The role of obesity was the topic of several studies in gynecological cancers presented at this year's Society of Gynecologic Oncology (SGO) Annual Meeting on Women's Cancer.
“Obesity is having a big impact on health care—through the mechanisms resulting in disease, and then in how we apply our health care tools. The question becomes: is obesity changing patient outcomes?” said Pamela J.B. Stone, MD, a gynecologic oncologist at Rocky Mountain Cancer Center in Boulder, Colorado, who co-moderated a Focused Plenary session on obesity-induced challenges in endometrial cancer.
“Because most of our studies are in normal weight patients, now we're having to say: What's the safest way to treat obese patients without resulting in more complications?” she added in an interview after the meeting. “Are our assumptions about treatment even correct? Are we dosing chemotherapy correctly? Are there modifiable risk factors, and what are the costs for changing those?”
The following are some of the highlights on these topics addressed in the research presented at the meeting.
Bariatric Surgery Associated with Lower Endometrial Cancer Risk
Women who had bariatric surgery to lose weight had a 71 percent lower risk of uterine cancer compared with women who were obese who had not had the procedure, according to a plenary study (Abstract 4). And for the women who had undergone the procedure and maintained a normal weight, the risk reduction was 81 percent.
“Obesity is the second leading cause of preventable death, and this research adds to the growing evidence that reducing obesity reduces cancer,” the study's lead author Kristy Ward, MD, MAS, a Gynecologic Oncology Fellow at the University of California San Diego Moores Cancer Center, said in a news release. “After women had bariatric surgery, their risk of uterine cancer plummeted and became the same or perhaps even a little less than in women who were not obese.”
The retrospective cohort study analyzed 7,431,858 women admitted at University HealthSystem Consortium hospitals between 2009 and 2013—which included 103,797 patients who had had bariatric surgery and 44,345 patients who had developed a uterine malignancy.
Of the women who developed a uterine cancer, the incidence was 2.8 times higher among patients who were obese (1,409 per 100,000 patients) than for those who were not obese (496 per 100,000 patients). And, among the patients who had undergone bariatric surgery, the risk of uterine malignancy was 408 per 100,000 patients—682 per 100,000 patients with persistent obesity, and 270 per 100,000 who were no longer obese.
The finding that women who had undergone bariatric surgery actually had an even lower risk of uterine cancer than the non-obese women in the study (who had not undergone bariatric surgery) was an unexpected finding, which should be explored in additional research, Ward noted via email.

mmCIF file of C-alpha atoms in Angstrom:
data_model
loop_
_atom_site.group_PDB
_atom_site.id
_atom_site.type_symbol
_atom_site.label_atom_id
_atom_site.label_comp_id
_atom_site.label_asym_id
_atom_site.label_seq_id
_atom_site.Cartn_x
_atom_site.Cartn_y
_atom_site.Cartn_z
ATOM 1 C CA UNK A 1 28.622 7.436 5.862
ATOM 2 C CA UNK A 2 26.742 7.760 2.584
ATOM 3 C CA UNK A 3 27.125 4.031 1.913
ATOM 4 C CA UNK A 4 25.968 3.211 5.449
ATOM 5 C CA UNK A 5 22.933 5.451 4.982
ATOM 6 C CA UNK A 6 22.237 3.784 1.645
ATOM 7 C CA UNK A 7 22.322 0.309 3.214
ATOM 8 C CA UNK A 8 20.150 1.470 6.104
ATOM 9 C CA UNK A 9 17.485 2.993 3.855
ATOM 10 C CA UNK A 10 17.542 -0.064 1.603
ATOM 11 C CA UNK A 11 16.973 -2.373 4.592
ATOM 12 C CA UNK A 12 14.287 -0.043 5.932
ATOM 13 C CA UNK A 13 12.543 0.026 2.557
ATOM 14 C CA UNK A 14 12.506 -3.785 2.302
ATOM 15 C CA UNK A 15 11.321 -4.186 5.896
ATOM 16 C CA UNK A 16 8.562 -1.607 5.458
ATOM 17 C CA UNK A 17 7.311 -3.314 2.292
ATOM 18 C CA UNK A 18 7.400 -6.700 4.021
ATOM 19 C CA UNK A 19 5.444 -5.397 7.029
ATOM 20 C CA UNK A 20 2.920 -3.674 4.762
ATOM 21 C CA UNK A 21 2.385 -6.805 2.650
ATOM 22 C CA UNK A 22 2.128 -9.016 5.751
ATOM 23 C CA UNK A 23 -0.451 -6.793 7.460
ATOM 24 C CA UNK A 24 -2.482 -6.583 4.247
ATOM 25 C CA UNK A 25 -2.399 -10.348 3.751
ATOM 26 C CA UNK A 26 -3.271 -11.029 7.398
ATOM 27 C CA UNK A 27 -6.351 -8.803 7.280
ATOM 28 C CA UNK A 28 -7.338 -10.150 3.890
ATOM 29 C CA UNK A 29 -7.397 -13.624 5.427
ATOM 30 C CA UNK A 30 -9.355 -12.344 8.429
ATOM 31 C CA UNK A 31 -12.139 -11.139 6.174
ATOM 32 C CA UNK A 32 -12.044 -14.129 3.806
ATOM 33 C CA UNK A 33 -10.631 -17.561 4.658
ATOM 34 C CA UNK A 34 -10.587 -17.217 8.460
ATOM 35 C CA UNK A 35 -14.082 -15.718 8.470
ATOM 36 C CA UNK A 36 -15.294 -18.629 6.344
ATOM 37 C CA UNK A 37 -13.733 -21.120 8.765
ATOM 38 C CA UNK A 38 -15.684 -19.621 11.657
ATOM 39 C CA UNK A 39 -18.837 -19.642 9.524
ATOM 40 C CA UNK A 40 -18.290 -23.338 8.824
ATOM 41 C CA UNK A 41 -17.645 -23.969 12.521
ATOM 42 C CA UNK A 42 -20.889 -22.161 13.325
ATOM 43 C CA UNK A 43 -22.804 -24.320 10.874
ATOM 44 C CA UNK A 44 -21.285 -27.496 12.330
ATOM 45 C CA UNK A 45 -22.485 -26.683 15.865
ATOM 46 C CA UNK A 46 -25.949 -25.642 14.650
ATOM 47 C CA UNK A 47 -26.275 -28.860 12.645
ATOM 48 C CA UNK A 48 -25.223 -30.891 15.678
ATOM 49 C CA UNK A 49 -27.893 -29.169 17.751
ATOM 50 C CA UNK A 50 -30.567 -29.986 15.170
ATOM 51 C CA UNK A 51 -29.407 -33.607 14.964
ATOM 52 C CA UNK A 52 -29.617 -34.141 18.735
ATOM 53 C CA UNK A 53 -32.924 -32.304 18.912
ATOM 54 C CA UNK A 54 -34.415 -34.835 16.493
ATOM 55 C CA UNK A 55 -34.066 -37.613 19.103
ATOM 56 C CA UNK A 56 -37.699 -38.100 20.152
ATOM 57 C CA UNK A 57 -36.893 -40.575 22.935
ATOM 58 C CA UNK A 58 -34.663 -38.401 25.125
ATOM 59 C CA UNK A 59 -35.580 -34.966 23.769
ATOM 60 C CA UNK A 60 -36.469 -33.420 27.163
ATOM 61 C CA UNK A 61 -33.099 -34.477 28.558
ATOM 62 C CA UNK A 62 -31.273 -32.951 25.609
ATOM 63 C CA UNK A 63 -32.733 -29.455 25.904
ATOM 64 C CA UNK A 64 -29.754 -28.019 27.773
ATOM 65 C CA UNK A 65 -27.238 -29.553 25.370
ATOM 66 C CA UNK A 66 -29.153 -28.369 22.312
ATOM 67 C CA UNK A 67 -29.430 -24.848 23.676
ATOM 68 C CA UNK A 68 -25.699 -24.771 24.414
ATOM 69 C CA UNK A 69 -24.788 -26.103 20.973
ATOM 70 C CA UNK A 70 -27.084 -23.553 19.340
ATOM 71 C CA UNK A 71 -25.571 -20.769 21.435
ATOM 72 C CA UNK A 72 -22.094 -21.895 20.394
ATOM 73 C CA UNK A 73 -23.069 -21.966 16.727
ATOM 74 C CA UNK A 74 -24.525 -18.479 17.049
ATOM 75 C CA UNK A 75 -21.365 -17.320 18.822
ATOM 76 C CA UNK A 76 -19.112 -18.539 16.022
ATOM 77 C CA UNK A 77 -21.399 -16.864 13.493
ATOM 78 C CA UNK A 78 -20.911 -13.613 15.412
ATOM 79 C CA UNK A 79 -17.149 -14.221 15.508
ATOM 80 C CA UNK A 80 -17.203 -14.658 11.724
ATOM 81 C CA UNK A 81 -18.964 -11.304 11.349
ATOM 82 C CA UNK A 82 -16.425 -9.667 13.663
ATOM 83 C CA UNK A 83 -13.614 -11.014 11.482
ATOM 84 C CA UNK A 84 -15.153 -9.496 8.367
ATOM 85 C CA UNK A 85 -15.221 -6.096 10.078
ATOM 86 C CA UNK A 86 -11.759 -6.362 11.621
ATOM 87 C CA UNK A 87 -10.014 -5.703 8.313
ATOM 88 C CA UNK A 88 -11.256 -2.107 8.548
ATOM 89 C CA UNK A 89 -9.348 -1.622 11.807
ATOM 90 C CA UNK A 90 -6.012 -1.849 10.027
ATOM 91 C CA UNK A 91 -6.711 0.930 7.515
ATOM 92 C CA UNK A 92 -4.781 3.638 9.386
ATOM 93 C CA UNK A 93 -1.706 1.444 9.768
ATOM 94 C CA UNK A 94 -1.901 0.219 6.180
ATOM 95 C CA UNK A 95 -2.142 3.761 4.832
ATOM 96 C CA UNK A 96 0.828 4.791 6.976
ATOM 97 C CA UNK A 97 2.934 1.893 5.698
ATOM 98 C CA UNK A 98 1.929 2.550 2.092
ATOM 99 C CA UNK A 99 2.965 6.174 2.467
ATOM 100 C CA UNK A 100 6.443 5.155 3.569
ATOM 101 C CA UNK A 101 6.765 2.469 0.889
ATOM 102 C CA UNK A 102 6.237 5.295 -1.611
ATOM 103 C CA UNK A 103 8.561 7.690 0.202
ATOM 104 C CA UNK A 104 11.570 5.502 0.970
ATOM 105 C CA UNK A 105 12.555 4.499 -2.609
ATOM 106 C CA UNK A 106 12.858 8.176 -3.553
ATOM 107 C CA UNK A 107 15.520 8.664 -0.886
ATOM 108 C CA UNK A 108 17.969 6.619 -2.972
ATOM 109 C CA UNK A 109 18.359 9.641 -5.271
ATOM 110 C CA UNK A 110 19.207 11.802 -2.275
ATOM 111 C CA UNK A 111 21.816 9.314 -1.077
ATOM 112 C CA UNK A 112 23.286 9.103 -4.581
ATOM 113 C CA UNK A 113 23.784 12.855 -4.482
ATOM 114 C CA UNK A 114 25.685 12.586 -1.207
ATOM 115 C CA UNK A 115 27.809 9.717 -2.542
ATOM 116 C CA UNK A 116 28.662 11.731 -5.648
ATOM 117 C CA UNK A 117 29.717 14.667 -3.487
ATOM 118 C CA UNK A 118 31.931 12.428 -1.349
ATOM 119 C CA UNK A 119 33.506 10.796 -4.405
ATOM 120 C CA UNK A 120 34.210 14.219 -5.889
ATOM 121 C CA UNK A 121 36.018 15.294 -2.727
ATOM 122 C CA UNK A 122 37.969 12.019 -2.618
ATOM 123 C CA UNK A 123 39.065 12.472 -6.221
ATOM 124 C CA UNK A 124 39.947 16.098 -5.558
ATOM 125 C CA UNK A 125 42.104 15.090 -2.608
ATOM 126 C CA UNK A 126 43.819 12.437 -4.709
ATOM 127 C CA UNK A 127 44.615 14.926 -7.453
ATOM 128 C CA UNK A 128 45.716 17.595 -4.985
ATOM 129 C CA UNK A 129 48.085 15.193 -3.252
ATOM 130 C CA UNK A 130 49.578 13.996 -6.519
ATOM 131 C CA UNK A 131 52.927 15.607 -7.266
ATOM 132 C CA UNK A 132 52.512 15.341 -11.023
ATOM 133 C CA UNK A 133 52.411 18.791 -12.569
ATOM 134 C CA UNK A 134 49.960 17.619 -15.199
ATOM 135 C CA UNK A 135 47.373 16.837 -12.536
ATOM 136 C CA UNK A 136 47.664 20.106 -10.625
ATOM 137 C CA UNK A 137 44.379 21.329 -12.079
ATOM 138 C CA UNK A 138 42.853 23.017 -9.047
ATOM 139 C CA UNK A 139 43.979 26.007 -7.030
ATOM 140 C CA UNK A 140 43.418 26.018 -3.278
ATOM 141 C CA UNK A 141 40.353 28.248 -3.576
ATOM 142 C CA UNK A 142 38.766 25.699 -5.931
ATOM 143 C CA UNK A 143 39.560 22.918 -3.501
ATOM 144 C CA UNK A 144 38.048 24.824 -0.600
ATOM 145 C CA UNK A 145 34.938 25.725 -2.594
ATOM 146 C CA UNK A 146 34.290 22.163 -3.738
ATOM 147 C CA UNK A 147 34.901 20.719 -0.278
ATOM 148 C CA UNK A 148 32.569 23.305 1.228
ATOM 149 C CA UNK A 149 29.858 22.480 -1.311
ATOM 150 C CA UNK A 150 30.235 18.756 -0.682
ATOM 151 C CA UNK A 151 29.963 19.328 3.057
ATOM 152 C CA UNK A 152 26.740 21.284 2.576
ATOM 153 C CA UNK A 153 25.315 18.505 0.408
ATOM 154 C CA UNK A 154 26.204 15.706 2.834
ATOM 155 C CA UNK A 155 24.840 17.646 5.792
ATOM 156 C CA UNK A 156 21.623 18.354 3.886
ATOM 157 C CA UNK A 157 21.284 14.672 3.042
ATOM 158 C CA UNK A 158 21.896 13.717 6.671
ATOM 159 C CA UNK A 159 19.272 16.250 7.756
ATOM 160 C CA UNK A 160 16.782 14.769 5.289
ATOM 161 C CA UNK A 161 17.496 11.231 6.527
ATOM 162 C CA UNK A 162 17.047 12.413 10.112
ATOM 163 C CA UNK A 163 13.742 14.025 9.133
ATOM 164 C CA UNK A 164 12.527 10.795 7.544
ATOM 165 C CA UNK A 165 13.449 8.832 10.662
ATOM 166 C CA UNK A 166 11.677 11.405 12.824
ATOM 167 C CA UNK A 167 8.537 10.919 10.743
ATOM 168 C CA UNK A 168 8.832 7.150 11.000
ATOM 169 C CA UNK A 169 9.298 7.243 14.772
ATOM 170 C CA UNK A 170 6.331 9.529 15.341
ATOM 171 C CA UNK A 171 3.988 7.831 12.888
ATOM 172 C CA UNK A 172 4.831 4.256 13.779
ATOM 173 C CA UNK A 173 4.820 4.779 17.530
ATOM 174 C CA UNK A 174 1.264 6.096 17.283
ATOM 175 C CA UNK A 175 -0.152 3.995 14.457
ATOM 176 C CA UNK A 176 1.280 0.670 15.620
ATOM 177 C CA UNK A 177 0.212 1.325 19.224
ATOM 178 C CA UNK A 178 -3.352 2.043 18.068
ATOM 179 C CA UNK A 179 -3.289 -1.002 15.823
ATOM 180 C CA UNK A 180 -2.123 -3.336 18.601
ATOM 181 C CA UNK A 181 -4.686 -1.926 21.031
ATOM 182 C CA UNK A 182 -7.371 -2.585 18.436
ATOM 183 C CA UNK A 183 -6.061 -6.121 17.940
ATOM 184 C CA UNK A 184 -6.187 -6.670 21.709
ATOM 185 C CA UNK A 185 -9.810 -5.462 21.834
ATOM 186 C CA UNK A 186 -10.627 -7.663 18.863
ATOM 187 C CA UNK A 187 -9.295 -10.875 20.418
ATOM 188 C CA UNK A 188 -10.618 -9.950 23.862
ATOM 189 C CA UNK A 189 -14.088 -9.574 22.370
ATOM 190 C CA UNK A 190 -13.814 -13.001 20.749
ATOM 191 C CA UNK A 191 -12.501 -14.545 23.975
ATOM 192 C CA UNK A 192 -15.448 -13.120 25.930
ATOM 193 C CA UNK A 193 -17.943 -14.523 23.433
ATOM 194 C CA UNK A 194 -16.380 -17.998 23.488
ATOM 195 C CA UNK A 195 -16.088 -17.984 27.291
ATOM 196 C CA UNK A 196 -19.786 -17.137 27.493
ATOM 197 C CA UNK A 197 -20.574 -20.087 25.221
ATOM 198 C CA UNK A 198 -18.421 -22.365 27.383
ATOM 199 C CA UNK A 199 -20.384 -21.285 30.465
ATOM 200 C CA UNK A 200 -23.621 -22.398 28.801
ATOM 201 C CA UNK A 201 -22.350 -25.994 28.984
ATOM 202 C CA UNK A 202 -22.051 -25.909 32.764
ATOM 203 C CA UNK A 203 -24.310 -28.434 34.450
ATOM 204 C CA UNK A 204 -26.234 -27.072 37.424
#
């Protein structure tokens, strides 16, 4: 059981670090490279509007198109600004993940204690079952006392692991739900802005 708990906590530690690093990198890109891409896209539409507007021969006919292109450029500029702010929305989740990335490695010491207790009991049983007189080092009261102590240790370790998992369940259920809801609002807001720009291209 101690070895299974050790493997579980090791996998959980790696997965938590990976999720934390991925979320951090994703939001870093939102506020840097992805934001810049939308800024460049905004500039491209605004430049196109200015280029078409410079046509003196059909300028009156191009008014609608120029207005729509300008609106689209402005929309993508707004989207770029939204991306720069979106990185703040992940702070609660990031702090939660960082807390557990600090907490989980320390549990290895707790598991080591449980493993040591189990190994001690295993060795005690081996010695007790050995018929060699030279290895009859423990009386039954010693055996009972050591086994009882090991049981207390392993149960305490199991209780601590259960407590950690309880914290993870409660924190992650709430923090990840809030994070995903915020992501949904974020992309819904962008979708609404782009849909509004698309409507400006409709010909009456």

Another next step for the research, she added, is working with bariatric specialists to prospectively evaluate risk reduction in this population of patients: “We should all be cognizant about counseling our patients on weight-related issues, and consider how gynecologists and gynecologic oncologists can work together with bariatric specialists and nutritionists in an effective, patient-centered manner.”
The findings are significant, Stone noted, because—given the rising trend of obesity in the U.S. and the association between obesity and type I uterine cancer—they suggest that bariatric surgery could modify that risk factor. Still, the study is retrospective, so it does not necessarily show causality, but it does warrant designing a prospective study.
Endometrial Cancer Staging in the Morbidly Obese
Another study reported findings from the Gynecologic Oncology Group (GOG) LAP2 trial (a randomized comparison of laparoscopic versus open surgical staging in patients with clinically early-stage endometrial cancer) (Abstract 76). The data showed that (1) obese women were more likely to have lower-risk, earlier-stage uterine cancer; (2) there was an association between normal body mass index (BMI) and high-risk disease; and (3) obese women had shorter overall survival rates than non-obese women, despite having similar disease-specific survival.
“We found that as BMI increased, women were much more likely to have an early-stage tumor—particularly stage 1A, the very earliest—and they were also more likely to have a well-differentiated tumor,” said the study's lead author, Camille G. Gunderson, MD, a gynecologic oncology fellow at the University of Oklahoma. But, the women with higher BMIs had similar rates of recurrence and all-cause mortality—and had greater complications, despite having low-risk disease, she explained: “Which leads us to believe that [the women with higher BMIs] are dying from other things—most likely cardiovascular disease.”
The study, which analyzed 2,596 women with endometrial cancer or uterine cancer, showed:
* Obese women were less likely than non-obese women to have any positive lymph nodes (4.6% of women with a BMI greater than 40 vs. 10.4% of women with a BMI less than 25) or positive pelvic nodes (3.4% vs. 10.5%);
* Intraoperative complications were similar within each surgical approach group despite BMI;
* Postoperative complications were more frequent with obesity (occurring in 23.8% of women with a BMI greater than 40 vs. 13.7% of women with a BMI less than 25);